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Renewables infrastructure ingredients face shortfall

Leadership Insights Newsletter story

23 October 2023
Windmills on Seashore. Credit: Jem Sanchez

Supply of core components for renewable energy projects could become a major obstacle to the global energy transition and the availability of green fuels for shipping, according to recent analyses. Reports identify potential upcoming shortages in the high-voltage DC cables that connect offshore energy projects to land and in the production of electrolysers needed to convert electricity to hydrogen.

CRU Group has gathered data showing that supply of high-voltage cables may become a bottleneck in the rollout of offshore wind energy projects. “In 2022, only about 0.5% of global energy cable production facilities were capable of producing submarine cables,” CRU Group head of wires and cables Chenfei Wang told ICS Leadership Insights. “Already these existing, highly specialised manufacturers in Europe are fully booked, with multiple-year backlogs of cable demand.”

In a forthcoming report for the Global Wind Energy Council (GWEC), the market analyst points to surging demand for both array cables, which connect individual turbines together, and export cables, which connect offshore substations to an onshore grid location. Highlights shown to ICS Leadership Insights ahead of publication project that demand will grow at an average of 12% a year for the rest of the decade.

Historically, geopolitical factors have influenced the selection of cable suppliers to flagship regional projects, meaning that supply chains have been intra-regional. But as production capacity is squeezed, a higher level of global collaboration is “imperative” to safeguard international decarbonisation goals, says Wang.

The International Energy Agency (IEA)  recently noted a similar capacity challenge for electrolysers. The relatively novel technology has yet to reach either the individual unit capability or the production capacity needed to satisfy green fuel production to a level projected under IEA’s Net Zero 2050 scenario. Announced projects to produce electrolysers could be expected to reach 136 GW by 2030, leaving a 40% gap between the capacity IEA believes would be needed to fulfil a net-zero economy. Counting only projects where the final investment decision has been made, the gap would be more than 90%.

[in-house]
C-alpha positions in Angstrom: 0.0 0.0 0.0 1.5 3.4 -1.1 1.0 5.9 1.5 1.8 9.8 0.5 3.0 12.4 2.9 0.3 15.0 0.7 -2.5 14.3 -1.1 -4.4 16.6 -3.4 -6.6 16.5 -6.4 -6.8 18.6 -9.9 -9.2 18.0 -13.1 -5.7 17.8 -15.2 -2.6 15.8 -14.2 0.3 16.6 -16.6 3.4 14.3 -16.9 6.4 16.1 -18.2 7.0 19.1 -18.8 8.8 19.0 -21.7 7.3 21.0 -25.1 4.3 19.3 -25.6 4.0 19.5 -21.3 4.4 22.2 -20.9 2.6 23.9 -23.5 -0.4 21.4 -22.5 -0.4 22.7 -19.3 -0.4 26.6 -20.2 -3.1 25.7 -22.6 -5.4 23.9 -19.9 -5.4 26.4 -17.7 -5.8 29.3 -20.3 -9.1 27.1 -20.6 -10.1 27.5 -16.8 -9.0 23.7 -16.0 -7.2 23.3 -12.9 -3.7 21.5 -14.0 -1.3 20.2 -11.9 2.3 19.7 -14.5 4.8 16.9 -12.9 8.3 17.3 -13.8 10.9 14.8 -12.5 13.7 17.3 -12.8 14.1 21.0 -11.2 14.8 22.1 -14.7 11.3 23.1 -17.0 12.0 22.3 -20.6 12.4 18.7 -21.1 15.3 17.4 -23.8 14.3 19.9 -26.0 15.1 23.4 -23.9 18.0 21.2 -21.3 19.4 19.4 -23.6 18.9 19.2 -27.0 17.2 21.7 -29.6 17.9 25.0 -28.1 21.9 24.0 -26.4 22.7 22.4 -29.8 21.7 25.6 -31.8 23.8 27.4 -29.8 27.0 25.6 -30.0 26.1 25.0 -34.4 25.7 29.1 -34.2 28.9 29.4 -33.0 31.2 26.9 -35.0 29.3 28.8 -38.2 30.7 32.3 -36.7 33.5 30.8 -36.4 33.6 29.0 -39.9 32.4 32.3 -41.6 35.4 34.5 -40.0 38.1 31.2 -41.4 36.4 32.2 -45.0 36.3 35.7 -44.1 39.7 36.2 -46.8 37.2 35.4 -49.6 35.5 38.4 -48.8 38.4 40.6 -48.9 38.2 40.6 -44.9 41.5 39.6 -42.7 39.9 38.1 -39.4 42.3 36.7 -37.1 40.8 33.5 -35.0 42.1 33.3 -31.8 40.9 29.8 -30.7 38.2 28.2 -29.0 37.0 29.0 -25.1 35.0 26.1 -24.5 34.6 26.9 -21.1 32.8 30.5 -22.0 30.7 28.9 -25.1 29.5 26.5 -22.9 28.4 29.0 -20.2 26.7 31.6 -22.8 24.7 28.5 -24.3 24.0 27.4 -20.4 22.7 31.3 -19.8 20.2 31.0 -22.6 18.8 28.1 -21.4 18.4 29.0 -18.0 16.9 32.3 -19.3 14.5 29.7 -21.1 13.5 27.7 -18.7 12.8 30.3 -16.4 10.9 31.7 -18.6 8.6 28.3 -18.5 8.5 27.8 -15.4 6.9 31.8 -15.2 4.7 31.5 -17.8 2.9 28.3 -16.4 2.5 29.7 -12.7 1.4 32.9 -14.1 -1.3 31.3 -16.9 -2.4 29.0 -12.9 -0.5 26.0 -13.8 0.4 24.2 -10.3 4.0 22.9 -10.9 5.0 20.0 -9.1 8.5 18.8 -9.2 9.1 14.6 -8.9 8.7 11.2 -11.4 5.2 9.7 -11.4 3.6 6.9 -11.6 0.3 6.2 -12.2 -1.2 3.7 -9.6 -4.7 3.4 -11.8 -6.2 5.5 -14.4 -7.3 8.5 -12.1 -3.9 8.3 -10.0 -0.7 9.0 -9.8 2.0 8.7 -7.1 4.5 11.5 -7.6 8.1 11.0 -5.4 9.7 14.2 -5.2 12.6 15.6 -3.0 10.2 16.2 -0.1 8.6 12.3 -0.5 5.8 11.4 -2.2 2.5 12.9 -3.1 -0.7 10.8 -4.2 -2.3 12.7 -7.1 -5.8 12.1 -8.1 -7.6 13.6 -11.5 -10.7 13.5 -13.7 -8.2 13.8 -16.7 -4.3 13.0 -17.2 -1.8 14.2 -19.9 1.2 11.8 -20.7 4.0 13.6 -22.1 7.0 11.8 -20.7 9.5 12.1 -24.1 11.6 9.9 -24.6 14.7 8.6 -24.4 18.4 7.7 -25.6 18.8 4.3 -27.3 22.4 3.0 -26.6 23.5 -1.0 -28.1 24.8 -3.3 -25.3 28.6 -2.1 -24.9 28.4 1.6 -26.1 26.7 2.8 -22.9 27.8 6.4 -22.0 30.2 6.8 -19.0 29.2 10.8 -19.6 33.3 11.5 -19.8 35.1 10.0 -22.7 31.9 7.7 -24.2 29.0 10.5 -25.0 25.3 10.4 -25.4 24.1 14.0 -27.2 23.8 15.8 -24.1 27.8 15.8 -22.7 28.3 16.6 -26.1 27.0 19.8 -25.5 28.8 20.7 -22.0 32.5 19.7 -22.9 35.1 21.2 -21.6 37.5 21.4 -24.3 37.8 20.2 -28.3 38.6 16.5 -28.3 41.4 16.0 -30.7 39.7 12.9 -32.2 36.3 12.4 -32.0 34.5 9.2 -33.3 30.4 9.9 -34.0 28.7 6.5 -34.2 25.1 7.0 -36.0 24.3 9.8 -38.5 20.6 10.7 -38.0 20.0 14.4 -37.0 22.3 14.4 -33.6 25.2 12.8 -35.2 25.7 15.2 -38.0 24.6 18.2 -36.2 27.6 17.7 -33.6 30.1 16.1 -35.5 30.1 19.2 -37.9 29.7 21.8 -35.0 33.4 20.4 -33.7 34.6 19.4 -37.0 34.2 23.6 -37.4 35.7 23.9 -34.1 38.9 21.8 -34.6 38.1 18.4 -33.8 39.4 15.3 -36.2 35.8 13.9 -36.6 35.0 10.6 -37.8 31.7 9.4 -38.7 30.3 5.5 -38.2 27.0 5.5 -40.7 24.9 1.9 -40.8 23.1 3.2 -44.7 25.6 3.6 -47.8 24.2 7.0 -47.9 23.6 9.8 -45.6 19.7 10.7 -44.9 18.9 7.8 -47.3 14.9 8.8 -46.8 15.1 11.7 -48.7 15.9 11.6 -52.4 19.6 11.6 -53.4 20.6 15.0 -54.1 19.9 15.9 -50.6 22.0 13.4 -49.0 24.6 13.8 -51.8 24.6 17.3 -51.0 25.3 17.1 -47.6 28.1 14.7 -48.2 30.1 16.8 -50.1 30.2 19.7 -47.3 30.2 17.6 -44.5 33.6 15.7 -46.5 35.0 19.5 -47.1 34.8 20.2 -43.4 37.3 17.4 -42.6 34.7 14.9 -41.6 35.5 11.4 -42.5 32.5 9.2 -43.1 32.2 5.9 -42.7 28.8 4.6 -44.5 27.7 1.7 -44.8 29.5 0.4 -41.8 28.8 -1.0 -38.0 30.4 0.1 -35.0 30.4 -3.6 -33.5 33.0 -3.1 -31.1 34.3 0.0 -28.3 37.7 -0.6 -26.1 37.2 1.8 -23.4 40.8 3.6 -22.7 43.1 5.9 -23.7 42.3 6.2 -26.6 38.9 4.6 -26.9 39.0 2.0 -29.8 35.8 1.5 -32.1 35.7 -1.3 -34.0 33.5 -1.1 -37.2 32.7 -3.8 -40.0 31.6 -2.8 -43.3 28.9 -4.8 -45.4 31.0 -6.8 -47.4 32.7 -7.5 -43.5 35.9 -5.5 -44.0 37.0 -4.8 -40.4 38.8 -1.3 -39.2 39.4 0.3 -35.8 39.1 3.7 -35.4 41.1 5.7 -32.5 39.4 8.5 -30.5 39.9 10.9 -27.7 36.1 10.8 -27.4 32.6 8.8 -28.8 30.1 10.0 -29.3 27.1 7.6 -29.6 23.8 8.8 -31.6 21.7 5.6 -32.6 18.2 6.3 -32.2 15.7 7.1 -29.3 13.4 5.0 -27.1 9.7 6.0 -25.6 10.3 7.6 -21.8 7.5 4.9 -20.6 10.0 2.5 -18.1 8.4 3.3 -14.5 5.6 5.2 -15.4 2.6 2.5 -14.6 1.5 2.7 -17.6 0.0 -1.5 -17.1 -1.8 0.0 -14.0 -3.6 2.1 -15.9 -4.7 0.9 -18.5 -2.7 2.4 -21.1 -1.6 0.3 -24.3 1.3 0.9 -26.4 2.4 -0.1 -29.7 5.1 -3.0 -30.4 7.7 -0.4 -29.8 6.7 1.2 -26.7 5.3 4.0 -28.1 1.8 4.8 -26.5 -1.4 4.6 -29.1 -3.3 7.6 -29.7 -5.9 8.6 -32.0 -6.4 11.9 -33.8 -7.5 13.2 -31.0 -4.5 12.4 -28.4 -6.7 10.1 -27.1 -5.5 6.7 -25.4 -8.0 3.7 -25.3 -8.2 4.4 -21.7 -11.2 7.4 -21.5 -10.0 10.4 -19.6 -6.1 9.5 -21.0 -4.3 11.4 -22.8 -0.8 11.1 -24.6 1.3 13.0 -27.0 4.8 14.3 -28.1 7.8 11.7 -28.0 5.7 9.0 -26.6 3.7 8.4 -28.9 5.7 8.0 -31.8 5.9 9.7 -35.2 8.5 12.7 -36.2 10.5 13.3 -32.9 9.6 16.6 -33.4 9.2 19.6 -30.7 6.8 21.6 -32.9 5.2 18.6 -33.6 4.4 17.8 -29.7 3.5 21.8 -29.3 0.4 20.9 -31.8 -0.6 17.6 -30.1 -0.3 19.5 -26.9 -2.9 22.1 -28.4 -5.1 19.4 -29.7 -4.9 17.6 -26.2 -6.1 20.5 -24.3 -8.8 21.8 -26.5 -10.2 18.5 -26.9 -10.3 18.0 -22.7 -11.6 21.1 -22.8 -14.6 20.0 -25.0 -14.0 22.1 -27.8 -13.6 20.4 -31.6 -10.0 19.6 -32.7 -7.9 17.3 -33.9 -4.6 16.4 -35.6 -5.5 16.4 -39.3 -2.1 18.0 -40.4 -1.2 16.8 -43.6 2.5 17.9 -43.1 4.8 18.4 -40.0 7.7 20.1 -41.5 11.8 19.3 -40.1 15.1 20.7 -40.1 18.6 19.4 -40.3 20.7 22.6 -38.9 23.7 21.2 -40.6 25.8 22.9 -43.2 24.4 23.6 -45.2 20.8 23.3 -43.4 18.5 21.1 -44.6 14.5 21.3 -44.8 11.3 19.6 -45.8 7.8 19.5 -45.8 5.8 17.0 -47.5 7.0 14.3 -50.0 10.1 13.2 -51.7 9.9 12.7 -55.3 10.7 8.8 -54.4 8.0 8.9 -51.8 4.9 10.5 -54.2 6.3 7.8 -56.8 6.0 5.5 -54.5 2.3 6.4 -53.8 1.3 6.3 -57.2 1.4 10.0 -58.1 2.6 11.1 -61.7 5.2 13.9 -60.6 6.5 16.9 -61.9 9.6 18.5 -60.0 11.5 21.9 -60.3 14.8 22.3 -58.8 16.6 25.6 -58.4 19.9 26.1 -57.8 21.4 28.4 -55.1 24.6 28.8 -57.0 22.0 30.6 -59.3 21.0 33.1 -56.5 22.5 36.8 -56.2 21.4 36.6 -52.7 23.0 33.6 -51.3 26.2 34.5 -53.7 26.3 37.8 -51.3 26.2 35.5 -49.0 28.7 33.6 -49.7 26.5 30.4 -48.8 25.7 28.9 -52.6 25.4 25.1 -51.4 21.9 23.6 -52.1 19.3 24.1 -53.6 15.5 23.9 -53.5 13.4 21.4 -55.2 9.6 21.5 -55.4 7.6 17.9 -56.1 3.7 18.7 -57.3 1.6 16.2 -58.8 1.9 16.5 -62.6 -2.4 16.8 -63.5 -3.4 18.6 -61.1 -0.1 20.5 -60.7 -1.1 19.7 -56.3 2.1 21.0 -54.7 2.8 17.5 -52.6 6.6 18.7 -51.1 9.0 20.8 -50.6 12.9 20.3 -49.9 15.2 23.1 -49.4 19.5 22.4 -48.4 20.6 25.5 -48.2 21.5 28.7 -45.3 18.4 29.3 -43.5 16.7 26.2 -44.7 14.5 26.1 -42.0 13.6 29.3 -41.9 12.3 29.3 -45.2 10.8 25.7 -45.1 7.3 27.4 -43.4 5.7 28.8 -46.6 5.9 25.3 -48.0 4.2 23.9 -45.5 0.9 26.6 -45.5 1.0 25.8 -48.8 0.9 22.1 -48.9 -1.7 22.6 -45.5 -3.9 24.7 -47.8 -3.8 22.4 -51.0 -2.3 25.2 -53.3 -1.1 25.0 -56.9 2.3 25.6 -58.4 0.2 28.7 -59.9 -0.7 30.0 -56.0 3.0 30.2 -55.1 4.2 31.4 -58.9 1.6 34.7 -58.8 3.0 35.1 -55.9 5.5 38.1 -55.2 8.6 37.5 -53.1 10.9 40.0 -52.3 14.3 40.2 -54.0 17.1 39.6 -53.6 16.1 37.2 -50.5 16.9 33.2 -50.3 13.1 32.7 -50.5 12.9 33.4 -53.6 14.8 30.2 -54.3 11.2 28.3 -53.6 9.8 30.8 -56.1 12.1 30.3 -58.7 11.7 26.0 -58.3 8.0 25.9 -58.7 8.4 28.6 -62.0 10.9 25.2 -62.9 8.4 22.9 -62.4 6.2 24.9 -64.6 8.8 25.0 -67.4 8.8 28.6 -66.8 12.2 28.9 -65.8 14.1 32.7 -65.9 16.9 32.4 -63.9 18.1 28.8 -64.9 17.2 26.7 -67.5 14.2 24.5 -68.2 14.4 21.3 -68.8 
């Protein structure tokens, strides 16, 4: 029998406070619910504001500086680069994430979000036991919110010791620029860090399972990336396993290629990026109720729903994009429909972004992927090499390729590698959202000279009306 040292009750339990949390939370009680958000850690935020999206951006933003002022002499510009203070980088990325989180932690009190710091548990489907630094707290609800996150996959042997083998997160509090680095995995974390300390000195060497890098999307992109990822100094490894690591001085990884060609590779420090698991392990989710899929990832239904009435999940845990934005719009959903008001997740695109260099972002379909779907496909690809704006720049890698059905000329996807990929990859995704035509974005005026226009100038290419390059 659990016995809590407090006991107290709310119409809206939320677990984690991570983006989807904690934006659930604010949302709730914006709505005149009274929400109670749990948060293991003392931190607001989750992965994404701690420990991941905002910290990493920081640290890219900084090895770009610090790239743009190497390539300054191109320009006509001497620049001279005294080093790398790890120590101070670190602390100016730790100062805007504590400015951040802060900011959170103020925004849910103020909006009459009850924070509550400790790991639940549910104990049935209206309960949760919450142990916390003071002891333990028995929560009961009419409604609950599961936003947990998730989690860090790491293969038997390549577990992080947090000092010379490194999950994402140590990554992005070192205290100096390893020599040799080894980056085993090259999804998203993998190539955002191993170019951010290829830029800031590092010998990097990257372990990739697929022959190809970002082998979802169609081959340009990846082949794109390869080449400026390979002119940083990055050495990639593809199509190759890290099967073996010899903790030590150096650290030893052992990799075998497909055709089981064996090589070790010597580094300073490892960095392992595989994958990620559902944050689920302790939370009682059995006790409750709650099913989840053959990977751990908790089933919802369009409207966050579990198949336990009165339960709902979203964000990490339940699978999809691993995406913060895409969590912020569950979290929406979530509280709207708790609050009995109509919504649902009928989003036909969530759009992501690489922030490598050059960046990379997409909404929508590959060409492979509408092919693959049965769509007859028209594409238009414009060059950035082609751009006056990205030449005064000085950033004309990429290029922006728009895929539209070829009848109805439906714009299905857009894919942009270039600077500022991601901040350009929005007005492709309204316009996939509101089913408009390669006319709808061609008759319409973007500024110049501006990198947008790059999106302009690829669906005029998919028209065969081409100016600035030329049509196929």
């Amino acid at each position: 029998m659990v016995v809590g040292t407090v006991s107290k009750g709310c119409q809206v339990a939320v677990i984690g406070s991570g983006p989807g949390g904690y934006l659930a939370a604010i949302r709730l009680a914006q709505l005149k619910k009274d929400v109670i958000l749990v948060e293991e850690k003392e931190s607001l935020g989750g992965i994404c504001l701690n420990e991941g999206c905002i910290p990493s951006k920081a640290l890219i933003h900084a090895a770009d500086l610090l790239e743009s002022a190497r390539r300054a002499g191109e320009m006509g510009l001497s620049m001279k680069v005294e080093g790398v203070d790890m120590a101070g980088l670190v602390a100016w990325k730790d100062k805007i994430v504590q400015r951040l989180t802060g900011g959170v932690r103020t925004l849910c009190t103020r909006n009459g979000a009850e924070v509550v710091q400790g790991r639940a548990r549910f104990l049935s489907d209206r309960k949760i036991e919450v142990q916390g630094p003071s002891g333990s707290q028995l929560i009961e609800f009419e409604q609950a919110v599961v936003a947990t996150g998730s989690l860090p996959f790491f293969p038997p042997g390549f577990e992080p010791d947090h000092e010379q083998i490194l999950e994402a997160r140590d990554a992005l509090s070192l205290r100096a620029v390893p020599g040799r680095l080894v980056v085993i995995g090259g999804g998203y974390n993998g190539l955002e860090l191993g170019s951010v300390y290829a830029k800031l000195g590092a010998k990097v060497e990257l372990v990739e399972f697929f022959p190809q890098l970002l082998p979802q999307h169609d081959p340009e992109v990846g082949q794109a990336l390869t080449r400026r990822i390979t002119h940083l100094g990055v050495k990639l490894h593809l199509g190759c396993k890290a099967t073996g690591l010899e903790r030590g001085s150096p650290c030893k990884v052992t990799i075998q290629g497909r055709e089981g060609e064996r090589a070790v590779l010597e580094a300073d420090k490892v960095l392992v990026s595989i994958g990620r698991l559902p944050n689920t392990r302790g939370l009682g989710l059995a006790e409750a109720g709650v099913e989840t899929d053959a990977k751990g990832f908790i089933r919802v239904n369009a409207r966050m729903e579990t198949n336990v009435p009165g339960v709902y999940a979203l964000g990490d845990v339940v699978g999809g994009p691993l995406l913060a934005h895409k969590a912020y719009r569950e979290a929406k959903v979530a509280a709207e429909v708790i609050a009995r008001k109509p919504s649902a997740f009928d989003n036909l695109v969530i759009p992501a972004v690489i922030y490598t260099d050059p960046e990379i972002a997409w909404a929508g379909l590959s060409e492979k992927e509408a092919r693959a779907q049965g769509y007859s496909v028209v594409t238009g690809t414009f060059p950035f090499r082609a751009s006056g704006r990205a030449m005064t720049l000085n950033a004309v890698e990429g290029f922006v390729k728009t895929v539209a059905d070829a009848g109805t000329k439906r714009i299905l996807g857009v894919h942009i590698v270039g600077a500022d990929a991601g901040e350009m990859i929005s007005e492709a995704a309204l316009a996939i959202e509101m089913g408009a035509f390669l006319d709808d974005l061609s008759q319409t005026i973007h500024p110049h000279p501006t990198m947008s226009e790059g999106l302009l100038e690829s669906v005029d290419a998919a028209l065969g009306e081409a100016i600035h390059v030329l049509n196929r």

CHART TITLE: Manufacturing capacity of key net-zero technologies to 2030

A survey released this month by turbocharger supplier Accelleron confirmed that those concerns are feeding into scepticism about the imminent availability of green fuels to shipping. Of around 200 European maritime stakeholders, including 70 shipowners, 44% expect availability to remain poor beyond 2030, by which time the International Maritime Organization (IMO) aims for up to 10% of shipping’s energy demand to be met by zero or near-zero carbon fuels. Incentivising green fuel production infrastructure was seen as a more important measure to assure availability than funding research or developing the regulatory framework further.

Speaking to  ICS Leadership Insights after a recent visit to an electrolyser production plant, Accelleron CEO Daniel Bischofberger said: “Electrolysers need to be both scaled up and more widely available to meet anticipated green fuel demand. The current size of the biggest electrolysers, around 100 MW, will not scratch the surface of shipping’s – and certainly not the world’s – future hydrogen needs.”